History



The main campus of Penfield Addiction Ministries is located on grounds that is rich in Baptist heritage. The main campus property is also the original Mercer University Campus property located in the Penfield Community in Greene County Georgia. Mercer University was founded in Penfield Georgia, as a boys’ preparatory school1. The school opened as Mercer Institute with 39 students on January 14, 1833, and was named for Jesse Mercer who was a prominent Baptist leader who provided a founding endowment and who served as the first chairman of the board of trustees. The Georgia General Assembly granted a university charter in December 1837. Mercer adopted its present name in 1838 and graduated its first university class of three students in 1841. In 1871, Mercer moved to Macon, a better location and center of transportation and commerce in Georgia. After this move, the property was eventually transferred to the Georgia Baptist Association (a different organization than the Georgia Baptist Mission Board), then to Penfield Baptist Church and then back to Mercer University in 1983.


Penfield Addiction Ministries is proud of this historic connection with Mercer, its association with the Georgia Baptist Association, Penfield Baptist Church and its perpetuation of Baptist missions, education, and benevolence. Penfield’s ministry of “Reclaiming Alcohol and Drug addicted Men and Women through Christ and Christian Love” began on January 2, 1979, as a ministry sponsored by the Georgia Baptist Association in Washington, Georgia. Approximately five years of preparation were undertaken prior to its beginning. The initial program consisted of an eight-week program for men that was based primarily upon the teaching and memorization of scripture and was offered at no cost. Penfield is deeply indebted to the Georgia Baptist Association and the Rev. Charles and Viola Herring (first program director and his wife) for their faithfulness, determination, and dedication for the beginning of our agency. Without their hard work and faithfulness, there would be no program today. There are countless individuals and family members whose lives have been forever changed to the better by being able to live a life without addiction. This is all due to the early efforts of these mentioned.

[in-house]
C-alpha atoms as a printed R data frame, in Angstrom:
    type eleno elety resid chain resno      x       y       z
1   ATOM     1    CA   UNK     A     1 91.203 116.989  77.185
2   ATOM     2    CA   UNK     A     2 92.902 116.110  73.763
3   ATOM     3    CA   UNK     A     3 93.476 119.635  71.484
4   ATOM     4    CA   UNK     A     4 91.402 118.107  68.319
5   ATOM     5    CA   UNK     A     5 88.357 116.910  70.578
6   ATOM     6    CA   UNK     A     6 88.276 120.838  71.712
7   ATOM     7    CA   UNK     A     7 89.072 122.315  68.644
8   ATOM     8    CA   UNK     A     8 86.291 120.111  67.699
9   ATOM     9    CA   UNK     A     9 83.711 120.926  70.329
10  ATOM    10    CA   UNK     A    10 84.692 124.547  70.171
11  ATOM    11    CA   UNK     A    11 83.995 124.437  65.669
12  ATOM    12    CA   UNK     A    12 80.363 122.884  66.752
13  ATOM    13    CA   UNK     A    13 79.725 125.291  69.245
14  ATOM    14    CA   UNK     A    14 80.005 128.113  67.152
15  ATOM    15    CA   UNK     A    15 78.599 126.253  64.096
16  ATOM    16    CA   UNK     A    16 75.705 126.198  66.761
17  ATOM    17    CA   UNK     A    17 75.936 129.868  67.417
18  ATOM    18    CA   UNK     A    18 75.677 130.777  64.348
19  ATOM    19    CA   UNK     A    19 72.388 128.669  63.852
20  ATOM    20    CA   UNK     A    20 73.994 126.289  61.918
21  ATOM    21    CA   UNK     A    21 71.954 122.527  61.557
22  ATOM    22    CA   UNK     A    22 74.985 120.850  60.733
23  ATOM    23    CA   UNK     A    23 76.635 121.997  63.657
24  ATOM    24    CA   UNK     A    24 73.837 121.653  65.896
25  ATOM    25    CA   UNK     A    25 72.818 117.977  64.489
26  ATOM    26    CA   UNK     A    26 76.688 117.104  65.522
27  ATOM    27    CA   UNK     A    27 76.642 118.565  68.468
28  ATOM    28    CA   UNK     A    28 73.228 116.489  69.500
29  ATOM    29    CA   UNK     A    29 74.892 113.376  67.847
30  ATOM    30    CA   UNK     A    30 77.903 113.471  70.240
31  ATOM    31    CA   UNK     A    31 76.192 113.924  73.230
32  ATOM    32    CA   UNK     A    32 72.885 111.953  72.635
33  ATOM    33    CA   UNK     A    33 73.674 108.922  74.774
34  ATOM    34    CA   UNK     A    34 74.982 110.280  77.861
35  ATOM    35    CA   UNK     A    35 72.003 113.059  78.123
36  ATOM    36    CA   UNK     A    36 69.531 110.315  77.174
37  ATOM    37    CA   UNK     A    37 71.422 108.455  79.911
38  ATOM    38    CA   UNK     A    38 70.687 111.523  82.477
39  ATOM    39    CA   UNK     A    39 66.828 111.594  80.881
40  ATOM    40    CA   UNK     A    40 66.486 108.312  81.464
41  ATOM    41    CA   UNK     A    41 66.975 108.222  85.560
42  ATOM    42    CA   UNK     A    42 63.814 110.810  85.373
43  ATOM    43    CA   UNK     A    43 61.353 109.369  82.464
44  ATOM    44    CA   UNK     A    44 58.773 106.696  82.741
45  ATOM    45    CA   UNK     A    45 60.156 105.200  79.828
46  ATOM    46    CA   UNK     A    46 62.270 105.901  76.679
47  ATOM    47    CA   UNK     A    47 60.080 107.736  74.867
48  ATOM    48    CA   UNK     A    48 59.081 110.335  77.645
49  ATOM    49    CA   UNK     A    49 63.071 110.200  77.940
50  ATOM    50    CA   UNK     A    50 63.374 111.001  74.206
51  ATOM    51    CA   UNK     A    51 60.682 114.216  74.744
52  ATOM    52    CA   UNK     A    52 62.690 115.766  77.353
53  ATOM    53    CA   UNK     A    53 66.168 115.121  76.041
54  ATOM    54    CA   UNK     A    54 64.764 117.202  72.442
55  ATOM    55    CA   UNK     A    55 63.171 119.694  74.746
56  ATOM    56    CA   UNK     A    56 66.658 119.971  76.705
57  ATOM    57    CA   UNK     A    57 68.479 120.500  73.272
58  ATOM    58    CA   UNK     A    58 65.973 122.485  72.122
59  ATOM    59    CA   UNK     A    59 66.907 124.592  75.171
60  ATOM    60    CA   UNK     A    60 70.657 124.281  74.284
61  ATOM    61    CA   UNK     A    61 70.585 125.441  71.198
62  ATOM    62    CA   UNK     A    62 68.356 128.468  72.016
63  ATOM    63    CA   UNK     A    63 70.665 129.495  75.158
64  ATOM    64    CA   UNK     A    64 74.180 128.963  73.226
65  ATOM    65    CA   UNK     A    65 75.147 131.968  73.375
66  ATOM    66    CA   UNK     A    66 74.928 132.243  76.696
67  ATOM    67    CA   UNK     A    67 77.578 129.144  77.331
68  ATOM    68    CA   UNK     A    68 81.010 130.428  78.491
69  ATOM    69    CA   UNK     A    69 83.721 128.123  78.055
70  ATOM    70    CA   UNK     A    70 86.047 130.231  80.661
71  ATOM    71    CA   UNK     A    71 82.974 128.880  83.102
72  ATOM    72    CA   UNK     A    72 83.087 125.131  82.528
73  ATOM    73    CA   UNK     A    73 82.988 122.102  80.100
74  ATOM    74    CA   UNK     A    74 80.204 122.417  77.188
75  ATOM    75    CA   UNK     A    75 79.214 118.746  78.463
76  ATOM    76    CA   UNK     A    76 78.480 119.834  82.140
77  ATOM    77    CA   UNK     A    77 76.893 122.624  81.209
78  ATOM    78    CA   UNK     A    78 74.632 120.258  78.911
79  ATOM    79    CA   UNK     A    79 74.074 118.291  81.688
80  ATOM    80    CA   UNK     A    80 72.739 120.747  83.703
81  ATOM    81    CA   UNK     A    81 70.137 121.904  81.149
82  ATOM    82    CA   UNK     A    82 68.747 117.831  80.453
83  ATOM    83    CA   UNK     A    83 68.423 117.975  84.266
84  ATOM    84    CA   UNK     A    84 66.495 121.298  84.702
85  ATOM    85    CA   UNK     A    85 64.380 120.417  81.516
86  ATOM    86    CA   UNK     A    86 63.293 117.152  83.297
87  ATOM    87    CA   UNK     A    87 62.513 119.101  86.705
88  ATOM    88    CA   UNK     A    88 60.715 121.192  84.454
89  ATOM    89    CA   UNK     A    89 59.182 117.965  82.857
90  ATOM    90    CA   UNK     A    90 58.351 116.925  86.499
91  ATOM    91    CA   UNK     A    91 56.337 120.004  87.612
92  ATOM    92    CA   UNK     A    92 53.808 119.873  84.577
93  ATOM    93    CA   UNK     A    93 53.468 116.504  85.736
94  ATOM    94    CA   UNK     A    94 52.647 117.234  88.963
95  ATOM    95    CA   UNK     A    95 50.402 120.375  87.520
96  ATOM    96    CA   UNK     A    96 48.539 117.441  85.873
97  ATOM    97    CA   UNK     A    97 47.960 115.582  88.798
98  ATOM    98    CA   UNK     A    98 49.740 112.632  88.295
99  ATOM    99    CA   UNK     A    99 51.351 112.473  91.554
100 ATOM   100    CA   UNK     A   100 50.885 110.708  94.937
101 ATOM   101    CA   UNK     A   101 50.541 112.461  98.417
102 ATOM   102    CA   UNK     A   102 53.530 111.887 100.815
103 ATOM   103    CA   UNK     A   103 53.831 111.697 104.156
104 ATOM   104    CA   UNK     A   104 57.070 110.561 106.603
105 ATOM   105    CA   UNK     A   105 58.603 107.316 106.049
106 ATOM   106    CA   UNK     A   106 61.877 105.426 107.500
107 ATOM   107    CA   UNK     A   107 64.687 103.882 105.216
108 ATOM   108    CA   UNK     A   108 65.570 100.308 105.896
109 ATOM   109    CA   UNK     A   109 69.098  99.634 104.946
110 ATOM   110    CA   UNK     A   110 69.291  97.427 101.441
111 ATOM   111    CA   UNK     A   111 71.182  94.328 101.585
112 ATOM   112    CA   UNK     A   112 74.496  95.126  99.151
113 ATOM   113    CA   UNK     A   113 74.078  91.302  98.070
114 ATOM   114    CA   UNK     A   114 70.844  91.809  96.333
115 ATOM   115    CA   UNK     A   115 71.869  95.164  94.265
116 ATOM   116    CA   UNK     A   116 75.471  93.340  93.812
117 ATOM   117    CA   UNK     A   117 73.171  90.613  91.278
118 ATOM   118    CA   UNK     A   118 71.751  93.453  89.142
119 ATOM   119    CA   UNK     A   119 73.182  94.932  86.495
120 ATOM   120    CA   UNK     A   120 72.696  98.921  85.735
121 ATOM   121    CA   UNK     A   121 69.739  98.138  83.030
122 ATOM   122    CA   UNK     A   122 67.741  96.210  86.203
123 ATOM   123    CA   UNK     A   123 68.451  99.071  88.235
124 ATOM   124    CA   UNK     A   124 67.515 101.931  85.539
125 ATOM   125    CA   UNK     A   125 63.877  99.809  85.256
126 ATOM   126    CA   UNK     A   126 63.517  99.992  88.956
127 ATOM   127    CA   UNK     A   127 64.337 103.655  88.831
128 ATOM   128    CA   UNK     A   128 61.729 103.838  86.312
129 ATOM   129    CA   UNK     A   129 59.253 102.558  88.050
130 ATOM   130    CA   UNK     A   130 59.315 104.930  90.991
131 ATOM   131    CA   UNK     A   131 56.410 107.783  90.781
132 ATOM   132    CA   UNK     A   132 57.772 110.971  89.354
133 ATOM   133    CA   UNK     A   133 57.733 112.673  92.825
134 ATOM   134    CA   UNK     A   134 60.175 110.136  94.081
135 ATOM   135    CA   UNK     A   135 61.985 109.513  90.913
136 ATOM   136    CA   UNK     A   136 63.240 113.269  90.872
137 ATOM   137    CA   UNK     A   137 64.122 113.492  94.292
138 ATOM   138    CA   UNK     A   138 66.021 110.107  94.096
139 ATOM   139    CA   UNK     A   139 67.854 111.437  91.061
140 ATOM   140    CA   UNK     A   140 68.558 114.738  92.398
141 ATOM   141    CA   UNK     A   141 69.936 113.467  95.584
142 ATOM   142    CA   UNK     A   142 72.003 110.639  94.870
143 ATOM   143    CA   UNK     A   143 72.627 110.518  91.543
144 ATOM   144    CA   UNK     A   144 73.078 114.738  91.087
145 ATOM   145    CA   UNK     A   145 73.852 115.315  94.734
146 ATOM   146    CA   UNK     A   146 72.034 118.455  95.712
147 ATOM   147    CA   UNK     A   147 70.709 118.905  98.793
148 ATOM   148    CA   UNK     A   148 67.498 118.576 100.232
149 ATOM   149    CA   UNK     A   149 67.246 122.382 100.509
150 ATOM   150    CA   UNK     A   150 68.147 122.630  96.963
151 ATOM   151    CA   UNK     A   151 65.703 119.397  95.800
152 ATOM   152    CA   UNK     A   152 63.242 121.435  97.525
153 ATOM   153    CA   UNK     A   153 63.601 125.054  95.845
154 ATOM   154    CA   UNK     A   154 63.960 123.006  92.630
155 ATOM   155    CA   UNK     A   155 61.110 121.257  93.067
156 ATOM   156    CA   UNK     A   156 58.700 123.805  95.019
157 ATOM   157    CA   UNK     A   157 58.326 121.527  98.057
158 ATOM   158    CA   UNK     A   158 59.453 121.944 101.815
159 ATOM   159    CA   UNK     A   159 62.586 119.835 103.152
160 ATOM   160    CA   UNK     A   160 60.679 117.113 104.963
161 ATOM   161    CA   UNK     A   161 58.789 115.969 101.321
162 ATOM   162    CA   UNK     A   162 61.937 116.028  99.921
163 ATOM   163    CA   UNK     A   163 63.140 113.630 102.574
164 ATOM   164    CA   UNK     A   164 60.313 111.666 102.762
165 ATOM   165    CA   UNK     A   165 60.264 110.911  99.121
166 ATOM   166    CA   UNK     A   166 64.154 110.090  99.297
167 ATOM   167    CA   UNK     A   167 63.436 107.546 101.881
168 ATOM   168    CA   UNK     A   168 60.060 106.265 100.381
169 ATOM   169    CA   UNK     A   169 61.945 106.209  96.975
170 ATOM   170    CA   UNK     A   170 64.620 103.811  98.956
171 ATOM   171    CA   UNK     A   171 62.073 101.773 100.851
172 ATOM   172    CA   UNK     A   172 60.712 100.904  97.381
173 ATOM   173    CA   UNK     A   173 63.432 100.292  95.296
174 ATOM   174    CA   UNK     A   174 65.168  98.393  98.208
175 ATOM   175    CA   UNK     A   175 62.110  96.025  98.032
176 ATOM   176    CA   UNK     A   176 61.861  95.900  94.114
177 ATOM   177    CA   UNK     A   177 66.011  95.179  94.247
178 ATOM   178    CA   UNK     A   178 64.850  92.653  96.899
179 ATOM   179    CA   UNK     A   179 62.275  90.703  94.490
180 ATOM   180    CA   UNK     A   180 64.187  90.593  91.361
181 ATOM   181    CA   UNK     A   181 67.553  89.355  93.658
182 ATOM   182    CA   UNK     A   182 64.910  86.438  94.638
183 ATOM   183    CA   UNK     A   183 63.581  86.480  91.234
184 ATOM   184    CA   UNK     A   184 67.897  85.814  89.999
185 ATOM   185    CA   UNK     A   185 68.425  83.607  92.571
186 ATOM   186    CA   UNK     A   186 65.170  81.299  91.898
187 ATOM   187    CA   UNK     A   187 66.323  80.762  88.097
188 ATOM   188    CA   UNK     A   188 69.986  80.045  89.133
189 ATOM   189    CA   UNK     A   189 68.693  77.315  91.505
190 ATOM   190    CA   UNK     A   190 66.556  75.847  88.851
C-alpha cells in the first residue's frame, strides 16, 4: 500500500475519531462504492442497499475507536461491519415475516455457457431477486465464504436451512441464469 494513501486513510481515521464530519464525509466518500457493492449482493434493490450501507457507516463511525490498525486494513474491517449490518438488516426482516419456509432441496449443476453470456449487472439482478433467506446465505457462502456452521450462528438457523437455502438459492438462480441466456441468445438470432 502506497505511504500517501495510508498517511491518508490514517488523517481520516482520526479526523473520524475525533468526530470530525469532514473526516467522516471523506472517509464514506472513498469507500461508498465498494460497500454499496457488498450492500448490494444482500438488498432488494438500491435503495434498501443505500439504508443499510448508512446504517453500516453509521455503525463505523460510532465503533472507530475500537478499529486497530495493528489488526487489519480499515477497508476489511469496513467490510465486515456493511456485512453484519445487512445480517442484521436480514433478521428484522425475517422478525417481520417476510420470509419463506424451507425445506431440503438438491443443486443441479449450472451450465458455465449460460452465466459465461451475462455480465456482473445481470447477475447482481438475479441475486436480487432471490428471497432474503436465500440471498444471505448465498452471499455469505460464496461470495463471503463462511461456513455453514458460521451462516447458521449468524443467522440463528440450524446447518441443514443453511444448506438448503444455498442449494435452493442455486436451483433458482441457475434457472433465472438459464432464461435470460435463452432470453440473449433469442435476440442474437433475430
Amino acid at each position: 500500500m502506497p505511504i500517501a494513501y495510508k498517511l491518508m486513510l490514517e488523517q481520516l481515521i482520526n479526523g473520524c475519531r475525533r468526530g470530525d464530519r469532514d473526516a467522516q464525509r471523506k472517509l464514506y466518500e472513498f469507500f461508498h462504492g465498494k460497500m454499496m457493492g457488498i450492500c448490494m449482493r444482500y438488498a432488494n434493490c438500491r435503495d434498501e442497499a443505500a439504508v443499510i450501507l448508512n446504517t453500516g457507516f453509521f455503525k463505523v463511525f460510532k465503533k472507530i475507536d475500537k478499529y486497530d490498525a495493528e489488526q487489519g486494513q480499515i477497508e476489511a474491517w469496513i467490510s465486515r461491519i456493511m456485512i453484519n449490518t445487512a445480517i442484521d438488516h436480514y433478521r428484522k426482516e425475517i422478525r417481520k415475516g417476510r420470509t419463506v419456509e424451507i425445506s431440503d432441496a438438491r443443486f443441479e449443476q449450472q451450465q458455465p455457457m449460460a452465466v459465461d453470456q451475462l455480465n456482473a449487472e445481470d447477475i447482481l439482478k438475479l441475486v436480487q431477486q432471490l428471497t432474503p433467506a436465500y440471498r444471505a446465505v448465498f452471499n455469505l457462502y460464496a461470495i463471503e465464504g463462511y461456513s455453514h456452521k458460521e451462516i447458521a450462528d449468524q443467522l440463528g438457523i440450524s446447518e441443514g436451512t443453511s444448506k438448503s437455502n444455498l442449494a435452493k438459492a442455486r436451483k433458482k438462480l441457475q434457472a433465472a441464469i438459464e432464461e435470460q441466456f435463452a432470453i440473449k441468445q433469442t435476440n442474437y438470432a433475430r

The Georgia Baptist Convention operated the program from July 1, 1985, until January 1, 1991. The program’s first expansion was in June 1985, when the Georgia Baptist Convention and the Home Mission Board of the Southern Baptist Convention joined with the Georgia Baptist Association in cooperative sponsorship. The Board of Trustees was expanded from nine to thirty members from across Georgia. At that time, the program director and assistant program director were on the staff of the Associational Missions Ministries of the Georgia Baptist Convention.


In January of 2004, Penfield broke ground on a twenty-five-bed expansion at the main facility increasing the capacity to fifty beds. Much needed office space, as well as a full-size gymnasium, was also added in this expansion. The building was completed on January 4, 2005. Today, the main campus provides a six-week short-term residential intensive treatment program.


The campus in Alapaha, GA opened in January 2009. This campus was the result of the purchase of a former church property by Penfield. The generous donation from the estate of an alumnus allowed Penfield to pay off the debt owed on that property in January 2017. This campus today provides long term services both for residential intensive treatment and residential transitional treatment clients.


Heart Ministries became a part of Penfield through a non-profit merger on December 31, 2012. Originally named H.E.A.R.T. Ministries, the anacronym represented “A Healing Environment for Alcohol and Drug Abuse Recovery and Training”. Heart Ministries began when in 1995, the Mauldin brothers of Lavonia, GA dreamed of a Christian program to help addicted women. They donated 35 acres and a small house. First Baptist Church of Lavonia also played an important leadership role in the formation and support of HEART. By November 1998, the Tugalo Baptist Association was ready to begin H.E.A.R.T Ministry, Inc. HEART was started as an 8-week, 12 step alcohol and drug recovery program for ladies 18 years and older with a capacity of 27 beds. Today, the Lavonia campus for provides a six-week and long-term residential intensive treatment program for women.